Food & Drink

Danish Recipe Remix: 19th Century Nine-Cabbage Soup

“Cabbage soup? Gross!” is the general response when the topic of this 19th Century Danish food classic, “Skærtorsdag søbekål,” is broached. But if you know how to make it right, cabbage soup can be a delicious (and highly nutritious!) meal.

The Thursday before Easter is called Skærtorsedag, and it’s a public holiday despite most Danes not celebrating it in a traditional or religious sense. In English, it’s called “Maundy Thursday,” and commemorates the last supper of Jesus Christ with the Apostles. In the 19th Century, this was a big deal. And what better way to celebrate a big deal day than with a nine-cabbage soup? Ja?

Also known as Skærtorsdag søbekål, the soup was eaten because it was packed with nutrients that would ensure health for the coming year. As a bonus, the soup would ward off evil demons (and the soup was probably capable of warding off many other things. Toot toot!)



Skærtorsdag søbekål is made with seven or nine kinds of cabbage (due to superstition), or an odd number of different greens if cabbage was too difficult to obtain. But: NINE kinds of cabbage?! Is this even possible? If you include cabbage cousins broccoli, brussels sprouts and the gang, it is! I enlisted the culinary skills of chef Albin Blomkvist to create a recipe with greens and marrow that is super healthy. Albin not only did this, but also produced a soup that actually looked and tasted good; now that’s culinary skill!

Try this delicious and nutritious cabbage soup recipe, remixed from the 19th century Danish classic:

9 cabbage soup – Skærtorsdag Søbekål

Serves 4



1.   1 head of White cabbage
2.   1 head of Savoy cabbage
3.   1/2 head of Pointy red cabbage
4.   Black kale / Cavolo nero
5.   Green kale
6.   1/2 head of Cauliflower
7.   8-12 Brussel Sprouts
8.   1 head of Broccolini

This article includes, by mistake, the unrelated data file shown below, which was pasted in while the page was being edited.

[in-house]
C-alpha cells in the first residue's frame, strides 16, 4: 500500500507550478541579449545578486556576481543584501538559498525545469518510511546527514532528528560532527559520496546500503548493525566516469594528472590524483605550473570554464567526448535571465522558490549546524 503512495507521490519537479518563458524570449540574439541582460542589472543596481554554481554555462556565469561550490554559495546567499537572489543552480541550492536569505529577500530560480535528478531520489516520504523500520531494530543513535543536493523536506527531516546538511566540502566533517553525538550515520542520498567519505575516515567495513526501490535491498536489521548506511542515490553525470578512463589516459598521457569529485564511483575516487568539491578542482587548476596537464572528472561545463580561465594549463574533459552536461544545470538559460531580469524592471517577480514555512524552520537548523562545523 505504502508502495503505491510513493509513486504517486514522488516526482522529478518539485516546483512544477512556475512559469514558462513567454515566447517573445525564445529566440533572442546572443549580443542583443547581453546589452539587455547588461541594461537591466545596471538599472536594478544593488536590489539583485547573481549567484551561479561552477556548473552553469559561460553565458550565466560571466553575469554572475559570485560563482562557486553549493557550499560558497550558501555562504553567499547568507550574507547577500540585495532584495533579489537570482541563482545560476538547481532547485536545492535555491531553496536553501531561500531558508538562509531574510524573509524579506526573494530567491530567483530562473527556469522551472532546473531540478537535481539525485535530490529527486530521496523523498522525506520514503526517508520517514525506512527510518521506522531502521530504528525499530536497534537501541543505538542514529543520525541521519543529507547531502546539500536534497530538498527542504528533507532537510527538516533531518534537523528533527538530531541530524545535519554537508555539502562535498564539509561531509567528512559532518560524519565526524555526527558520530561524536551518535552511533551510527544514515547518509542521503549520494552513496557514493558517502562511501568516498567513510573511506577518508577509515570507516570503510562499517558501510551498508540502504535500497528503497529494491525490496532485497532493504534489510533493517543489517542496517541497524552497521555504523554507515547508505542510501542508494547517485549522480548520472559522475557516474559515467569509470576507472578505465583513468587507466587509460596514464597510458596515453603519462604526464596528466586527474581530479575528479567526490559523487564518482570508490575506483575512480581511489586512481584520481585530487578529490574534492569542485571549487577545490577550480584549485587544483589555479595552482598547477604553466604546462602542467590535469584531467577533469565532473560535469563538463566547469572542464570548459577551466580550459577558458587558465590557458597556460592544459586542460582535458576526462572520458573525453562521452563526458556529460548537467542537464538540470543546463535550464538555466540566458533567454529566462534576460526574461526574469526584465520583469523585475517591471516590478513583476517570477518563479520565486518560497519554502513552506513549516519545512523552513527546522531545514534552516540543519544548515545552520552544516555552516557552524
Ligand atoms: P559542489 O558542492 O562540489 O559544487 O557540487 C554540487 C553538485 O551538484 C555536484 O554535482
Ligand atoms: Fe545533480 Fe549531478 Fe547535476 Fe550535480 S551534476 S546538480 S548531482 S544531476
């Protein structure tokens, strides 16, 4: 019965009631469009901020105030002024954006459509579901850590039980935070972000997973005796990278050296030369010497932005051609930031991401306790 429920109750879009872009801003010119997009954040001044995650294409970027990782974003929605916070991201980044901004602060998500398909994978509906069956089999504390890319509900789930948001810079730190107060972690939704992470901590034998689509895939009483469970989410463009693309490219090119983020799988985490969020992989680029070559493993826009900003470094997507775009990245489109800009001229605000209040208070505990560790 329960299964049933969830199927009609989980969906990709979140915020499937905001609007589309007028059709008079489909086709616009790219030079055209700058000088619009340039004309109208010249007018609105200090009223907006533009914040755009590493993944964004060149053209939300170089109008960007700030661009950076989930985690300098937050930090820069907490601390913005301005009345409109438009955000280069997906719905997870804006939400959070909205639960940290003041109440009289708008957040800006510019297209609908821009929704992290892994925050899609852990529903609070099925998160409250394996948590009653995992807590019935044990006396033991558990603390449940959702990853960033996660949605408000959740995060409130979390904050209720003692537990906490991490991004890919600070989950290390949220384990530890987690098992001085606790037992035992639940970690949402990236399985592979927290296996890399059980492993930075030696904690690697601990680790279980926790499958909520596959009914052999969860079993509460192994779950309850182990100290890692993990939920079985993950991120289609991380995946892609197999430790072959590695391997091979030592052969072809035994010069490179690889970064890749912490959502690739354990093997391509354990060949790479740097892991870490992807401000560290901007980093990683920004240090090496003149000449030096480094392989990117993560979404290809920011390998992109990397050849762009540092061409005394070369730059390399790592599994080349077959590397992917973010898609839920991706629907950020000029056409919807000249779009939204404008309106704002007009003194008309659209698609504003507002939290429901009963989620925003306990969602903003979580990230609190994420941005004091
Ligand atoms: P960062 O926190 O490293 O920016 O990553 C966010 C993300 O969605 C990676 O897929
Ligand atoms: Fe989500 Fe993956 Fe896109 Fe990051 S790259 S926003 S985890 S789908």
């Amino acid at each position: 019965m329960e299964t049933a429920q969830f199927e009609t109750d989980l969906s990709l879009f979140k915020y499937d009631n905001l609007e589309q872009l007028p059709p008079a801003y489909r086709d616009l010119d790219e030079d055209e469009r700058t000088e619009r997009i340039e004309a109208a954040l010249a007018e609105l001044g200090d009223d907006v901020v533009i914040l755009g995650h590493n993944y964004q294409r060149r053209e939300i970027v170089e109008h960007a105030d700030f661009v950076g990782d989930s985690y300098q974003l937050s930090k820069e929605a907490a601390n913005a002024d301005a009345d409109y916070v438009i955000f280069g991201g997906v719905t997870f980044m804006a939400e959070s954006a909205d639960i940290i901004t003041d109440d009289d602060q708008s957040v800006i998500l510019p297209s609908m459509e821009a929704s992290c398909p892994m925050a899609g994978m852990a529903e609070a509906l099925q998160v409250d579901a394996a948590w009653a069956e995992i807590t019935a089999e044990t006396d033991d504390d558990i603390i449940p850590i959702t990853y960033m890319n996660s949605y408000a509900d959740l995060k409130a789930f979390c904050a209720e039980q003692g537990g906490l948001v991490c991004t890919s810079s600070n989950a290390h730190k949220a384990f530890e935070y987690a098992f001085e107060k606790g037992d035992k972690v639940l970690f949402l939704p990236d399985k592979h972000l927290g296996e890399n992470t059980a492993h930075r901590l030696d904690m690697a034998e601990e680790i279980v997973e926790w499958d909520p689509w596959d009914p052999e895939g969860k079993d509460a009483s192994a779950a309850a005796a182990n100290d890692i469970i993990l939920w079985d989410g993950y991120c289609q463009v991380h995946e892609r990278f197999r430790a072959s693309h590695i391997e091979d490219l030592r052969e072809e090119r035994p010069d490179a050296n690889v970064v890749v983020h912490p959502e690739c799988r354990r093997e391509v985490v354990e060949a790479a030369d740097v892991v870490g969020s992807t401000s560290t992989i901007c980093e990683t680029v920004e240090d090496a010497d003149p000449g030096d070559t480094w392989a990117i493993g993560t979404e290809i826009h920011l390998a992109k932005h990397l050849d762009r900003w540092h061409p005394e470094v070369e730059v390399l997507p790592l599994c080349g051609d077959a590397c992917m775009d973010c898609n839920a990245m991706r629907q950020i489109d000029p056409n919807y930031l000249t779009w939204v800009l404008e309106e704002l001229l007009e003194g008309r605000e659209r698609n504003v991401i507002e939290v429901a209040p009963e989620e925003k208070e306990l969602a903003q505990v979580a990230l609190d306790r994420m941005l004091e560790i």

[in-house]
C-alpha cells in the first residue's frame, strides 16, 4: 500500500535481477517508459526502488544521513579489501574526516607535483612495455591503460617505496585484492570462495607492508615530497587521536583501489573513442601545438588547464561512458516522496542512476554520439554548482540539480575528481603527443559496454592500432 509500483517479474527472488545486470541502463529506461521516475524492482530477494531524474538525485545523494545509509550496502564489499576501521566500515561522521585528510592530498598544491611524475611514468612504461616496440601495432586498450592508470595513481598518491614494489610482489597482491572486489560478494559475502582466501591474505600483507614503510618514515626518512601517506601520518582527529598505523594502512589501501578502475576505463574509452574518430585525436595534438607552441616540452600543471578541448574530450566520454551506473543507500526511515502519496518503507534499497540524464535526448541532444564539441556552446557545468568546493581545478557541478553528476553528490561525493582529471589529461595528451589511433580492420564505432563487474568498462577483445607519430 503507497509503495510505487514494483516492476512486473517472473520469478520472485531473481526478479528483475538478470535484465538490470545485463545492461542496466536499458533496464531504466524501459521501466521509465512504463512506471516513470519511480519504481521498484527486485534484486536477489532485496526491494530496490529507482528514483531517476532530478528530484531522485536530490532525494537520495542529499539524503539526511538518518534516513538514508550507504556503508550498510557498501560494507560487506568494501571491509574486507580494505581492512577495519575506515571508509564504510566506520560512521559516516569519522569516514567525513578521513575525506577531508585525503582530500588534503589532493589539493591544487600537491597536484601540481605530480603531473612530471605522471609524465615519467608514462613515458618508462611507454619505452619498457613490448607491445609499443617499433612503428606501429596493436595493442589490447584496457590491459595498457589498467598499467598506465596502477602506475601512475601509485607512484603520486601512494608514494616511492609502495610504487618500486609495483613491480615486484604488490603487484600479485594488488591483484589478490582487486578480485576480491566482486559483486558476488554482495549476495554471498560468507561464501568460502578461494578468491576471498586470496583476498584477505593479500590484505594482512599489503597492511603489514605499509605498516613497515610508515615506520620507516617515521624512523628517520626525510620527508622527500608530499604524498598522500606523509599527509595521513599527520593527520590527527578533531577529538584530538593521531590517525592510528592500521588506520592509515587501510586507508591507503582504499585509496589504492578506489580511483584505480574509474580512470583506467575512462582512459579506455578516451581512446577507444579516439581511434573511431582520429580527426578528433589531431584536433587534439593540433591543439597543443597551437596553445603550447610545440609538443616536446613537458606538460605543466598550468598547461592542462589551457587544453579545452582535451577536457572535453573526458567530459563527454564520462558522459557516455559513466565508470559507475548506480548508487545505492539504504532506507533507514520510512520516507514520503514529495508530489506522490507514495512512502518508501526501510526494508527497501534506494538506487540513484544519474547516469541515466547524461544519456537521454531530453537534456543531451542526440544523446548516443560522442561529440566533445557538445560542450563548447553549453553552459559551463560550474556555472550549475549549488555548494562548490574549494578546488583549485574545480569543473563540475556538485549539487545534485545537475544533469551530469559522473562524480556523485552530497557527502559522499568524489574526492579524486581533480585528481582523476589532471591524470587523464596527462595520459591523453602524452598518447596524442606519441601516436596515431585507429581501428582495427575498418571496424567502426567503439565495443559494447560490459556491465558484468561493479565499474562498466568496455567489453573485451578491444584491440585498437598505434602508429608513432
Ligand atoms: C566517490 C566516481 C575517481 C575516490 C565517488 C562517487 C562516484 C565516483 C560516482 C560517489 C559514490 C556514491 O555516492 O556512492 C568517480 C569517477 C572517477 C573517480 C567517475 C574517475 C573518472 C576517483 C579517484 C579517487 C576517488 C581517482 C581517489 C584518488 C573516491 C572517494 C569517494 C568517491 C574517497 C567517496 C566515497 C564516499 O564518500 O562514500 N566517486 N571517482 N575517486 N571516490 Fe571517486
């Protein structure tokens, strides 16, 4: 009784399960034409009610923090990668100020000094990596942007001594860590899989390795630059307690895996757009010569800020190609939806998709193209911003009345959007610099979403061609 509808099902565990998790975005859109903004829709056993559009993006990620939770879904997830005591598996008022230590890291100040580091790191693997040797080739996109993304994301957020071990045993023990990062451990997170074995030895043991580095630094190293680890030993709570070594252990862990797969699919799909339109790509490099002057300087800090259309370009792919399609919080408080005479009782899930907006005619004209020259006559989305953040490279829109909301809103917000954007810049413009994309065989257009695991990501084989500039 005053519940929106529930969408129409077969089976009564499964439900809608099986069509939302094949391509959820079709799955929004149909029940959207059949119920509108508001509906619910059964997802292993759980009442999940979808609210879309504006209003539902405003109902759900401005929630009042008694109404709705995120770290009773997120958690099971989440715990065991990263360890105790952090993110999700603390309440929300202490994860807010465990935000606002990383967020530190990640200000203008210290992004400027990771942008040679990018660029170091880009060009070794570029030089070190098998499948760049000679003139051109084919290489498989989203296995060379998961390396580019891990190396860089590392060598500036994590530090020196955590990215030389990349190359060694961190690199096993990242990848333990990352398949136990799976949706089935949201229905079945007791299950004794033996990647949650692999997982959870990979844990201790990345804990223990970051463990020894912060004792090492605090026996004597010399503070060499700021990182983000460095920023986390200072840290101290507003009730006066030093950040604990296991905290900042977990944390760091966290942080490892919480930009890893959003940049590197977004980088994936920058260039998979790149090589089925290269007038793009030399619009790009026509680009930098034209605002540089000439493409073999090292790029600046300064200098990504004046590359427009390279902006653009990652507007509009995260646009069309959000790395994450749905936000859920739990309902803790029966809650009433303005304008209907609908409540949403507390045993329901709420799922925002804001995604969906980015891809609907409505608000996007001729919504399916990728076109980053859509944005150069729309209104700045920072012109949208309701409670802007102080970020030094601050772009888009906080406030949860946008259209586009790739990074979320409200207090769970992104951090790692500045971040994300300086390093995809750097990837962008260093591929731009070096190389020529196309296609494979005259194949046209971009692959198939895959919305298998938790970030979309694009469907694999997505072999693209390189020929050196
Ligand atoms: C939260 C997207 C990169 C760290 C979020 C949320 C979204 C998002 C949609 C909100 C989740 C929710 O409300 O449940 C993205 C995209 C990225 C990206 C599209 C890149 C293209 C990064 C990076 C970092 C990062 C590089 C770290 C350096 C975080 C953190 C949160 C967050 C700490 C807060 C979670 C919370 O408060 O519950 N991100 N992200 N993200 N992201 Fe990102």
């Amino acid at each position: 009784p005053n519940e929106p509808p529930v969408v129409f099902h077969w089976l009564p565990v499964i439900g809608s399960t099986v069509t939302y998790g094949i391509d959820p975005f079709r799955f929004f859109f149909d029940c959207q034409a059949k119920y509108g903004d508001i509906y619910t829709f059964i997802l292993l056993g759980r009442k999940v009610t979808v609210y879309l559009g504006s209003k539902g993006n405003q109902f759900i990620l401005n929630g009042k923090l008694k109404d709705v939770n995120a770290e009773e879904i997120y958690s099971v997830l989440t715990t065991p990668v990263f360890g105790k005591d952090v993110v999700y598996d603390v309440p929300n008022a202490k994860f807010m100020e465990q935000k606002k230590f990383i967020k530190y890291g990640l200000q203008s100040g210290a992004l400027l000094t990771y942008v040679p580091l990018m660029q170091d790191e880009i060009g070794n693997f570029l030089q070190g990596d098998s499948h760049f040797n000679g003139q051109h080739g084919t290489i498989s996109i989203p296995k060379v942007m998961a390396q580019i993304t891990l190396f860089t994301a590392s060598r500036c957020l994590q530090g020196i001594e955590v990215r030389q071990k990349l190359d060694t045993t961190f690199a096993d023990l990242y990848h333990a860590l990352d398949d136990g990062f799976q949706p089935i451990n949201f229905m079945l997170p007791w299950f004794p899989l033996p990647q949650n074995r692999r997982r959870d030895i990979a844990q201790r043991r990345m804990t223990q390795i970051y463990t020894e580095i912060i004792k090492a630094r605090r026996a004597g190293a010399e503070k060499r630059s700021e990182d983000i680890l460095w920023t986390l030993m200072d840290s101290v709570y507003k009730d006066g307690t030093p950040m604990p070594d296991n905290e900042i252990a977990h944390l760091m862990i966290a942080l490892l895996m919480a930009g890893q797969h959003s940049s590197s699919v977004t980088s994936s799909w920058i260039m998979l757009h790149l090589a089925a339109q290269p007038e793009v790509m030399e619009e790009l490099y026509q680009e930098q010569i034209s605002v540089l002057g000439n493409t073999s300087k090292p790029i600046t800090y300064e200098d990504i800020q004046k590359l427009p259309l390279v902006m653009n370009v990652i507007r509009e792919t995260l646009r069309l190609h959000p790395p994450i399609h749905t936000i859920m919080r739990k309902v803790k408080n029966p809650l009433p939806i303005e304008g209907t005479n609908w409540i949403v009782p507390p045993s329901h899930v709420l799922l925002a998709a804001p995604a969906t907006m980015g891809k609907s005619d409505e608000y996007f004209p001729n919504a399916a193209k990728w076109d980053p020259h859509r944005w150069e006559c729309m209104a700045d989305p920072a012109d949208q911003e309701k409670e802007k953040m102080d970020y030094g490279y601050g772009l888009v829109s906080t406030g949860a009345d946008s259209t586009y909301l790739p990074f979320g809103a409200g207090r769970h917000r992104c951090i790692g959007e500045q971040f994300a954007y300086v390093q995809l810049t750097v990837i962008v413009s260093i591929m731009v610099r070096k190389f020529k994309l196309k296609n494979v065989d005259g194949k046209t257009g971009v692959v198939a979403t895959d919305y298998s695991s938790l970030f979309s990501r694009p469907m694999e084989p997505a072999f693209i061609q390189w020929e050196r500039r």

9.   1/2 head of Romanesco




4-6 kg of Pork bones (nøgleben)
2 Shallots
Sea salt


What you need

  • A large pot
  • A small pot
  • Frying pan
  • Ice bath
  • Chopping knife and/or food processor
  • Hand blender
  • Optional: food dehydrator




List Marker: Number 1Roast your pork bones at 180 degrees celsius for approximately 30 minutes, or until thoroughly roasted and dark brown.

List Marker: Number 2Dice two larger shallots and saute them in a large pot. When the onions are just starting to caramelize, add your roasted pork bones to the pot.

List Marker: Number 3Add cold water until it barely covers the bones. Bring to a boil and then turn down to simmer. Have a ladle ready to skim off any foam that forms on the top. This is the stock for your soup.

List Marker: Number 4Add a handful of thyme. Optional: add a diced apple, dash of white wine or chopped and sauteed garlic.

List Marker: Number 5Let your stock simmer for at least 30 minutes before straining the liquid into another pot. Let the liquid reduce until you have a taste and thickness that you’re happy with. This is going to be the base of your soup, so you’ll want strong flavors.

List Marker: Number 6Using a knife, mandolin slicer or food processor, shred the white and savoy cabbages. Add the shredded cabbage to the stock and let it simmer.

List Marker: Number 7Now it’s time to process the other vegetables. Leaving out the brussel sprouts, chop all your remaining vegetables to bite size pieces. Drop the pieces into boiling, salted water. After 10-20 seconds, remove and drop them into iced water for the same amount of time as blanching (10 – 20 seconds). This will immediately stop the cooking process and keep your vegetables at the perfect texture. Once vegetables are blanched, put aside.

List Marker: Number 8Halve the brussel sprouts and fry them on the cut side in a thin layer of olive oil. Remove from frying pan and put aside, combining them with the blanched vegetables.

List Marker: Number 9Brush the blanched cavolo nero (black kale) generously with olive oil and bake on a tray at 120 degrees celcius for 10 minutes or until crispy. You can also do this in a food dehydrator overnight if you’re very fancy. Once done, remove from baking tray and combine with all other vegetables.

List Marker: Number 10By the time you have your other vegetables ready, the savoy and white cabbage should be cooked. Make sure of this by pressing some of the shredded vegetables against the side of the pot to see how easily the pieces break. When the fibers of the cabbage are broken down so that they pieces easily come apart, use your hand blender until the ingredients are smooth.

List Marker: Number 11If the soup is too thick, just add a splash of water or milk. When the consistency is to your liking, add salt and pepper to taste.

List Marker: Number 12Layer and mix your seven different kinds of cabbage in the bottom of your bowl, then pour the stock into the bowl along the side. This way you have a soup base with all your favorite kinds of perfectly cooked kale and cabbage in the middle.

Now enjoy your cabbage soup! Toot toot!



Last edited

Freya McOmish

Freya McOmish is a co-founder and Creative Director at Scandinavia Standard. Half Danish, half Australian. Background in law, film and philosophy.